What I think is important about the success of this book is not the content, but the fact that it has touched on a topic that really resonates with people.  Books that do this--regardless of whether they are a memoir, self-help guide, or any other genre--have the potential to break out and become a bestseller.


Should I Self Publish Or Look For A Traditional Publisher?

The most frequent question I hear from aspiring authors is, "Should I self-publish or traditionally publish?"

Which publishing option will better suit your needs? If you don’t answer this question when you begin writing your book, you may end up doing a great deal of extra work. Authors who intend to self-publish can simply write their book, but those who intend to traditionally publish need to write a book proposal first, particularly for a nonfiction book.

A book proposal can take almost as much work as writing your book–and the time and resources you put into writing a great proposal can make the difference between no publisher and finding a publisher, or between a small advance (maybe $3,000) to a much larger advance (low- to mid-five-figures and up).

So, how do you make that important decision?

1. To interest a publisher, you almost always need a platform (think big: a following of tens of thousands of people or even hundreds of thousands is ideal). You may reach these folks through the your blog, high profile blogs like Psychology Today, WebMD or the Huffington Post, an e-mail list, your newsletter, public speaking, radio, TV, a print column, or a variety of ways, but you need a strong following to interest publishers nowadays. If you don’t have one, are you willing to create one now, before you pitch your proposal? If not, self-publish this first book.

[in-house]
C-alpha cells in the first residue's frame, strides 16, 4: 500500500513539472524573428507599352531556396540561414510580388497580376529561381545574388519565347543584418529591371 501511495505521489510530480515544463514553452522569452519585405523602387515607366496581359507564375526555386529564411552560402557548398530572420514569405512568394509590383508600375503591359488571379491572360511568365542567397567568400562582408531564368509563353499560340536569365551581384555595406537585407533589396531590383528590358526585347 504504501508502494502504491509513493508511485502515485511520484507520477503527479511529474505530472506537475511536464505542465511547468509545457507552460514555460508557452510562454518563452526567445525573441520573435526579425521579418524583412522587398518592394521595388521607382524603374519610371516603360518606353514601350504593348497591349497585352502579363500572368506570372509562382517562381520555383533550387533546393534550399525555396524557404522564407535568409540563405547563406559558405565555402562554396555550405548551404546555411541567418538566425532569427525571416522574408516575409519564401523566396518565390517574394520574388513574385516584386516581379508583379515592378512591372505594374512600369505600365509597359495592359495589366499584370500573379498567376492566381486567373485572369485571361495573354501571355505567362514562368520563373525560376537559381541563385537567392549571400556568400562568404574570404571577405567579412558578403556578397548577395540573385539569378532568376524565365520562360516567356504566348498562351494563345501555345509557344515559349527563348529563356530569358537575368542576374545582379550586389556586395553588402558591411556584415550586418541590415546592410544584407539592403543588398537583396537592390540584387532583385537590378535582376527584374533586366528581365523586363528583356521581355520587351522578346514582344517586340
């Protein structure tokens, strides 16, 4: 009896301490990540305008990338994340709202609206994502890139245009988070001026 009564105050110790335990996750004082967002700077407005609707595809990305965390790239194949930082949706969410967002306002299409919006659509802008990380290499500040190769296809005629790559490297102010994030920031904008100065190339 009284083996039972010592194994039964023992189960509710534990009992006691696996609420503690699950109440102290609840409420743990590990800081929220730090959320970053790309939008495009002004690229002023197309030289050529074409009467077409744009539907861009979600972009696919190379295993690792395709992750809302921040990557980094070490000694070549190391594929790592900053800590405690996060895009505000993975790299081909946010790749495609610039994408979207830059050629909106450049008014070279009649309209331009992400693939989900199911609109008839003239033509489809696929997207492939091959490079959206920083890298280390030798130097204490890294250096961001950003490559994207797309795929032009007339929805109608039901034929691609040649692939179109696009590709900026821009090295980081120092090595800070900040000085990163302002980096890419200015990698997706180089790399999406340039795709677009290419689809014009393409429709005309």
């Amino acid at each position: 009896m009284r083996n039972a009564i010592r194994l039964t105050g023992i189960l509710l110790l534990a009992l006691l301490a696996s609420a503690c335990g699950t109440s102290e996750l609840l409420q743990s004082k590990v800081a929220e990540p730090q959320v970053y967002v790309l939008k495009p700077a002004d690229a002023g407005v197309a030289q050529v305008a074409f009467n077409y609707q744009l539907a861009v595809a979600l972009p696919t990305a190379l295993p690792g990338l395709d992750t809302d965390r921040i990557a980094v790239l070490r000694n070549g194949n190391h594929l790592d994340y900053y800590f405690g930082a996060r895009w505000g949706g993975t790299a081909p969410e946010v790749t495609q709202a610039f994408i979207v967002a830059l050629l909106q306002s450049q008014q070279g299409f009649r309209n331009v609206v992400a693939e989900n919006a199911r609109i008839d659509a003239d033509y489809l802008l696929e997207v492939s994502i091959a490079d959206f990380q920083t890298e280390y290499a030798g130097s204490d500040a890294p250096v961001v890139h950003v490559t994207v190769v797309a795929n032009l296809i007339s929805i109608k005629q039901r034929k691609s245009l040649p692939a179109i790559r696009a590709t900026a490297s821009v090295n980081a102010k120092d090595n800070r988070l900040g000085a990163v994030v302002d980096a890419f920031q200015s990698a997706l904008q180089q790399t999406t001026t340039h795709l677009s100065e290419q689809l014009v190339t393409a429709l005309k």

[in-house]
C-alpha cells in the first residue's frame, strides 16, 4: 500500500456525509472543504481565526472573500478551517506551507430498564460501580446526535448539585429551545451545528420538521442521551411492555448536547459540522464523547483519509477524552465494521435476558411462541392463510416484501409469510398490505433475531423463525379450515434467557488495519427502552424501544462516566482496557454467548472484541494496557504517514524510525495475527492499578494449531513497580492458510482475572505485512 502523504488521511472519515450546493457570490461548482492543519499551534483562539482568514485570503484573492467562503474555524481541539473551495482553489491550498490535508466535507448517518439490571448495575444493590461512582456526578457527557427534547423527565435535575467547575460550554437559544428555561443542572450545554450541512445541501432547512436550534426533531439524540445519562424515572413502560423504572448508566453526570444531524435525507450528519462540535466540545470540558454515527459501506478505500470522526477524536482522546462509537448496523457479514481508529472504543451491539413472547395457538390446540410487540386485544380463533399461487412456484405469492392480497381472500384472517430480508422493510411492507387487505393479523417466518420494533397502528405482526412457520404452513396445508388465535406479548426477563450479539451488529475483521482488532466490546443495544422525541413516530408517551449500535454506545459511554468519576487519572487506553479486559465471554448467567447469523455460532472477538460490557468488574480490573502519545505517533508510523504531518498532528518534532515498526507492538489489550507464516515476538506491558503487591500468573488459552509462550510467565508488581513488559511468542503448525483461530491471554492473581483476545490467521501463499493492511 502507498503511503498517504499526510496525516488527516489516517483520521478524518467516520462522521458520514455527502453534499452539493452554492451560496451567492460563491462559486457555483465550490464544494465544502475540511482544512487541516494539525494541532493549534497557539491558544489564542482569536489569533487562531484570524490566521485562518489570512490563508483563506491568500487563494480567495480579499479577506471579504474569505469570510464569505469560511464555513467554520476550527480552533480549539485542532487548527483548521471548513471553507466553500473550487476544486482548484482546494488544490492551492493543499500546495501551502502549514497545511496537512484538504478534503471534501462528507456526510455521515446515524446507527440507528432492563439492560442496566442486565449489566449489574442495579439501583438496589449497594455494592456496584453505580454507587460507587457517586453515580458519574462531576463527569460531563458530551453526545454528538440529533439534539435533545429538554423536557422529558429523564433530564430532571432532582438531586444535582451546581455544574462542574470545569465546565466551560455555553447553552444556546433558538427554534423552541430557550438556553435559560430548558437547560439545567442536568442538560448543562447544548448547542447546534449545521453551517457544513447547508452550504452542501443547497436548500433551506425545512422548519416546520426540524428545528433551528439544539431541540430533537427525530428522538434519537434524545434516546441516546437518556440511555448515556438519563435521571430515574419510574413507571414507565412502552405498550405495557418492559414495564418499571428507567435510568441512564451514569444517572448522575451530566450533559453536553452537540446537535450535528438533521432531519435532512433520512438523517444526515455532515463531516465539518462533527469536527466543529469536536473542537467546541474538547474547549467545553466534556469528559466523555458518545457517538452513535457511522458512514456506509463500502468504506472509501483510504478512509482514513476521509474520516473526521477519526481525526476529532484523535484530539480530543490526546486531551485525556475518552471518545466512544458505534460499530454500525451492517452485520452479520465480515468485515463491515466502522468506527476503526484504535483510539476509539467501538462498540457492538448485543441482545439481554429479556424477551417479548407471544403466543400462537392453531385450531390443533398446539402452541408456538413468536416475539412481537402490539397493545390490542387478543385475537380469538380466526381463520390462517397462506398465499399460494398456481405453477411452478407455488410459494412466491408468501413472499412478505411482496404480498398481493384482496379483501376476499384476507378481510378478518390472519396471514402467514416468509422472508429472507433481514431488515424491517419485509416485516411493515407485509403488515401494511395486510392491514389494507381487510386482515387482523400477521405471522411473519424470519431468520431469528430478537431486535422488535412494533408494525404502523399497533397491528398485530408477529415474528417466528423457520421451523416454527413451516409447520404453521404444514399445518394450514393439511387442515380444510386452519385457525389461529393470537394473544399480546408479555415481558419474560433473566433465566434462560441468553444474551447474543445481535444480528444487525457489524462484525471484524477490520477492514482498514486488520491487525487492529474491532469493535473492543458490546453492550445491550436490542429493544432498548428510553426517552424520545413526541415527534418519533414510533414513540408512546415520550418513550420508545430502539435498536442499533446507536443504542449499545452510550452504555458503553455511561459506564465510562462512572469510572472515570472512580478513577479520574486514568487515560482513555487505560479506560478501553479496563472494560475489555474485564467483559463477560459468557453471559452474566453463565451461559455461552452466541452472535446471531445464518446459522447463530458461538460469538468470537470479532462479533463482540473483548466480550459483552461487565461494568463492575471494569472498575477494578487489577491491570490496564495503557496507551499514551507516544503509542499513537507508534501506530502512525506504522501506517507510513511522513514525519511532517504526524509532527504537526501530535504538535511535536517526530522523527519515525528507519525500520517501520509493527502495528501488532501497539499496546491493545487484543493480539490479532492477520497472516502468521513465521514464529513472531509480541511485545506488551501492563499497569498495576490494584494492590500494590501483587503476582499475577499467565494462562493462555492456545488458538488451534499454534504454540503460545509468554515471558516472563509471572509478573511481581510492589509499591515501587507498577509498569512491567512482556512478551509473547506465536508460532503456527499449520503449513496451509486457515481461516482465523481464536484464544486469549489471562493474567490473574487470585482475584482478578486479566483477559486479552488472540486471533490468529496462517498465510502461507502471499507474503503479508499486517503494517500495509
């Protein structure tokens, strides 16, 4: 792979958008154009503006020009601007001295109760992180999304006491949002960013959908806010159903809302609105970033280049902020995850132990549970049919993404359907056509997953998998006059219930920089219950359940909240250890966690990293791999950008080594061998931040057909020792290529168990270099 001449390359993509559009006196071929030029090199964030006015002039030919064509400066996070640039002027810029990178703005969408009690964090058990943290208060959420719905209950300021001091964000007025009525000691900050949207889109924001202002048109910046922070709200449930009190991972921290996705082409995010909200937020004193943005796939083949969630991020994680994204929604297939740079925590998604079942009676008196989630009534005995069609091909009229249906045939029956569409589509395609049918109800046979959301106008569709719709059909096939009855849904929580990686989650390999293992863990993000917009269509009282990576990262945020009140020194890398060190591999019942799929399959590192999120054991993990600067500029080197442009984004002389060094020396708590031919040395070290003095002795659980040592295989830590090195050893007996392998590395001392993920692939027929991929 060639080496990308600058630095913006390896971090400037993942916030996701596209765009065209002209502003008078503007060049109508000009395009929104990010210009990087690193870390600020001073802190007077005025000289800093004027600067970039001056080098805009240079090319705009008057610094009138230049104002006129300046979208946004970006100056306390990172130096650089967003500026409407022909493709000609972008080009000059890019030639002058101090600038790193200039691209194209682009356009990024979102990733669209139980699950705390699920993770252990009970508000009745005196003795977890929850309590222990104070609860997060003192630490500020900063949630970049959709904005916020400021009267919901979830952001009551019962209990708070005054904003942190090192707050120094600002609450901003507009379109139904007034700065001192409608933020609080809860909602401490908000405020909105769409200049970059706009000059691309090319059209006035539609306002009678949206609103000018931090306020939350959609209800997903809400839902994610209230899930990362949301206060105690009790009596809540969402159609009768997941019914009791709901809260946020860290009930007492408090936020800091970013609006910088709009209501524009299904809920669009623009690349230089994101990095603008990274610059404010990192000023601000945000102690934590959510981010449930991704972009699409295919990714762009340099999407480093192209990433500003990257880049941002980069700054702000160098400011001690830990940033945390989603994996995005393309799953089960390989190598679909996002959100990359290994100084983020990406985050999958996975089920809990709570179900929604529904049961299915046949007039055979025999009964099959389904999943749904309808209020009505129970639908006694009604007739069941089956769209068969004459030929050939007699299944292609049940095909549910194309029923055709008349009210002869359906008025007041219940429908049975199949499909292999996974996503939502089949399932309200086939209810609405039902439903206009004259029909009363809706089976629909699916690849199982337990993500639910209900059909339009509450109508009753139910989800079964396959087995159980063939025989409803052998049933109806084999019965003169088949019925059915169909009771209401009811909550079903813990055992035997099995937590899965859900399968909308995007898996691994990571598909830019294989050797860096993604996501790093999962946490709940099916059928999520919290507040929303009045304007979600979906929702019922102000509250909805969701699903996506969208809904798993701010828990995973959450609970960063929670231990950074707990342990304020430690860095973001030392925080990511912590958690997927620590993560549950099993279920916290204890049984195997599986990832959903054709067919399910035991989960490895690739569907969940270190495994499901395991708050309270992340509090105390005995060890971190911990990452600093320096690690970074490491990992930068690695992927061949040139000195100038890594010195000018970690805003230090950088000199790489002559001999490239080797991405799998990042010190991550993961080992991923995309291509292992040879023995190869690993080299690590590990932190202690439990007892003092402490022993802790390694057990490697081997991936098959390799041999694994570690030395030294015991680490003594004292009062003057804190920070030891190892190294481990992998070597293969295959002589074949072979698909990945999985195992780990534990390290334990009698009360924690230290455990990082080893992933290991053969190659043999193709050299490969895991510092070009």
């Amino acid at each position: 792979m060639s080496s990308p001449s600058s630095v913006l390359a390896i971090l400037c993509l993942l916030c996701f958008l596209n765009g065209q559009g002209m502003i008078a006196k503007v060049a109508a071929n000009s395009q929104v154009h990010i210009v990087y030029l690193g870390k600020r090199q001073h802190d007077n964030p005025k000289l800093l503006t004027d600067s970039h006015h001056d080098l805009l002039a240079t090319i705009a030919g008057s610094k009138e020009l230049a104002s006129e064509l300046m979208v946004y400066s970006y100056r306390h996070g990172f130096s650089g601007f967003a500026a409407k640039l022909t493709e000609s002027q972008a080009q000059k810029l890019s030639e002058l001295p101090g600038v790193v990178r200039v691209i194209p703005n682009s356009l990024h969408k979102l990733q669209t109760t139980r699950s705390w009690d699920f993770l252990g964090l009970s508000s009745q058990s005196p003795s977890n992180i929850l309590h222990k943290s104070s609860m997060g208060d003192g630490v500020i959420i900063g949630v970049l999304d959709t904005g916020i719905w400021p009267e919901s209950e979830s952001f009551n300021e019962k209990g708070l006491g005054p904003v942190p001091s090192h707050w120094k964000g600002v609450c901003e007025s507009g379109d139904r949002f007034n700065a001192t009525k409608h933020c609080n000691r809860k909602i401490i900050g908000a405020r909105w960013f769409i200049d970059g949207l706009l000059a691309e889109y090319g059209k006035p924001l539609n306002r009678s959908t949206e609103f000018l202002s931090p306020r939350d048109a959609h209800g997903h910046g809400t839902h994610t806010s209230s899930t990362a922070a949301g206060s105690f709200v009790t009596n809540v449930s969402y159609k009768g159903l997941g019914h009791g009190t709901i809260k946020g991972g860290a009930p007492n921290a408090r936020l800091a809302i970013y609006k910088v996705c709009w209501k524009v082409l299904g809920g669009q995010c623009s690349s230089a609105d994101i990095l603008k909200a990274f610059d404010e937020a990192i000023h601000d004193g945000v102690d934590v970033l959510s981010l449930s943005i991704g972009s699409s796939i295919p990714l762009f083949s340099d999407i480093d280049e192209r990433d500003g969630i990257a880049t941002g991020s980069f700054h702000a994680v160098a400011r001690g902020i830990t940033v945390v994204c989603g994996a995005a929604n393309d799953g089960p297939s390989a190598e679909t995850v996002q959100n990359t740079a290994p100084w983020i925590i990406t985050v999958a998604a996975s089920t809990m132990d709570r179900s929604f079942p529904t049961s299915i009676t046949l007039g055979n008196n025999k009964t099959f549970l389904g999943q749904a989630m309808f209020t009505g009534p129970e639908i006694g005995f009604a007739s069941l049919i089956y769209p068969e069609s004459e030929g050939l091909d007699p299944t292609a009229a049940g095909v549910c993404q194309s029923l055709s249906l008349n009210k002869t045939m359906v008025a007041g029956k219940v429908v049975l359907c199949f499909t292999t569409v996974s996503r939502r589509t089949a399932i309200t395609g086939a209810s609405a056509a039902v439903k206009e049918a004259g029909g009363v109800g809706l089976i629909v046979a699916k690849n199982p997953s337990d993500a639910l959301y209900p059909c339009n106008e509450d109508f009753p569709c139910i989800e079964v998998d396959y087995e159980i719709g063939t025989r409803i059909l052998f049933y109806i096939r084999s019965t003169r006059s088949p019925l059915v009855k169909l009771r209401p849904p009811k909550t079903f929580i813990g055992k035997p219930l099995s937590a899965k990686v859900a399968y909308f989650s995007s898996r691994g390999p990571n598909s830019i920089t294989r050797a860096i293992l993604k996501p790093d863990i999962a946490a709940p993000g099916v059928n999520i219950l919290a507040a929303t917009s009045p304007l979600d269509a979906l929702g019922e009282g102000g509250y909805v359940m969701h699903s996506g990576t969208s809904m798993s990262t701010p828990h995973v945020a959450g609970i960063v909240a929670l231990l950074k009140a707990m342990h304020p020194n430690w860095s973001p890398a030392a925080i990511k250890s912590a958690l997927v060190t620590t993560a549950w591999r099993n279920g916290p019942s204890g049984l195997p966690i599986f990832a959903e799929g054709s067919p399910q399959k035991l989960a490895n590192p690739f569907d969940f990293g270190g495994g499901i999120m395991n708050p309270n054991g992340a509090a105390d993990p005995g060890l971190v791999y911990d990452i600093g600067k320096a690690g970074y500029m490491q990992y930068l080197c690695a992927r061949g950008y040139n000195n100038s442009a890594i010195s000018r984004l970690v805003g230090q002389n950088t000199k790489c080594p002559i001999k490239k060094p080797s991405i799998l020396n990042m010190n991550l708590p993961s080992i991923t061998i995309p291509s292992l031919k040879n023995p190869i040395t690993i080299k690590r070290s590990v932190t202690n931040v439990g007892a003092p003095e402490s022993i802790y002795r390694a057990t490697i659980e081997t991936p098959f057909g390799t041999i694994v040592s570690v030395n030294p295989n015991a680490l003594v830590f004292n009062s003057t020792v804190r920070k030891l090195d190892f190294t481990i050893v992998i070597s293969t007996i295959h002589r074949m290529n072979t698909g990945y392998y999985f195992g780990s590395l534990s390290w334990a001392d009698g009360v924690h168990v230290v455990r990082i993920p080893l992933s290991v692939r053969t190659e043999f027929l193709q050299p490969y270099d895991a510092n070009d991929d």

2. If your story or subject is unbelievably compelling, it’s possible that an agent and publisher may see the media potential and be interested without a current following–but not terribly likely. And they will most likely still want you to develop a following or platform before publishing.

3. Okay, let’s say you have a following, should you definitely traditionally publish? Not necessarily. Assess your situation: look at time, money and other important needs to determine whether to self-publish or seek a traditional publisher. For starters, take these things into consideration:

  • The biggest benefit of a traditional publisher is their distribution channels: they will get your books into book stores (ideally).
    • It’s easier to get publicity as an author on major TV, radio and in national print publications if your book is traditionally published. Usually, at the upper echelons of media coverage, it’s hard to get publicity for a self-published book (but not impossible).
    • A traditional publisher does lend credibility to your book.
    • A traditional publisher has experience with book covers, layout, editing (some publishers do more editing than others), marketing and other aspects of publishing–you’ll have to learn many of these things, or find a qualified professional, if you self-publish–and you’ll need to beware of people who are not that competent.
  • If your goal is to build your business and use the book as a multi-dimensional business card, you’ll want to self publish.
    • You’ll make more money per book self-publishing.
    • You’ll have more control self-publishing.
    • Any mistakes can be corrected faster by self-publishing.
    • You’ll have your book much faster, generally at least two years faster, if you self-publish.

Sometimes people assume that a traditional publisher will handle all the publicity and marketing for your book. Wrong. Either route, self-publishing or traditional, you will be responsible for marketing and promoting your book.

"What about e-books?" you may ask. We'll save that for another post...but certainly e-books are a viable option nowadays--depending again on your goals.

Please share your experiences with publishing--including any pros, cons or cautionary tales. And, of course, ask your questions...


Do You Listen When You Write?

Every time you write a blog, speech, article, pitch or anything else, do you listen to your audience? 

What I mean by this is: Do you put yourself in the position of being the listener, rather than the writer?  This is one "trick" that helps tremendously when you want people to read something.  Here's why.